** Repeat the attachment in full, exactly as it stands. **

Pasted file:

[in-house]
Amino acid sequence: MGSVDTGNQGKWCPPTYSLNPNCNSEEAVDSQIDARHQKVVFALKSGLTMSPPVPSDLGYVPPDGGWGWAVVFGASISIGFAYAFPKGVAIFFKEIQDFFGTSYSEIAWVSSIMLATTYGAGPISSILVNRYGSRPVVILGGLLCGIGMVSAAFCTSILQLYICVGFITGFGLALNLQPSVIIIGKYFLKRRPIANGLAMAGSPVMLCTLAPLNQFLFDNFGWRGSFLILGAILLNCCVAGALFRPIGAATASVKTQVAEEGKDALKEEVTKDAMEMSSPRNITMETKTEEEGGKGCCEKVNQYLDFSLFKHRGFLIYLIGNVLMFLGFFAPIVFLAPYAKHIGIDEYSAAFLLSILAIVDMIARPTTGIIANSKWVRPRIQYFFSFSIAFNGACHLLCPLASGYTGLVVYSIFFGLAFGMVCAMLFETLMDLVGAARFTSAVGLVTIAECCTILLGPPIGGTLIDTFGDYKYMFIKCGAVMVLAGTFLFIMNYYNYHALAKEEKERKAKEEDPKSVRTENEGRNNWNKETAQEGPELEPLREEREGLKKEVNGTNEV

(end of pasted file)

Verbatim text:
[in-house]
Amino acid sequence: MGSVDTGNQGKWCPPTYSLNPNCNSEEAVDSQIDARHQKVVFALKSGLTMSPPVPSDLGYVPPDGGWGWAVVFGASISIGFAYAFPKGVAIFFKEIQDFFGTSYSEIAWVSSIMLATTYGAGPISSILVNRYGSRPVVILGGLLCGIGMVSAAFCTSILQLYICVGFITGFGLALNLQPSVIIIGKYFLKRRPIANGLAMAGSPVMLCTLAPLNQFLFDNFGWRGSFLILGAILLNCCVAGALFRPIGAATASVKTQVAEEGKDALKEEVTKDAMEMSSPRNITMETKTEEEGGKGCCEKVNQYLDFSLFKHRGFLIYLIGNVLMFLGFFAPIVFLAPYAKHIGIDEYSAAFLLSILAIVDMIARPTTGIIANSKWVRPRIQYFFSFSIAFNGACHLLCPLASGYTGLVVYSIFFGLAFGMVCAMLFETLMDLVGAARFTSAVGLVTIAECCTILLGPPIGGTLIDTFGDYKYMFIKCGAVMVLAGTFLFIMNYYNYHALAKEEKERKAKEEDPKSVRTENEGRNNWNKETAQEGPELEPLREEREGLKKEVNGTNEV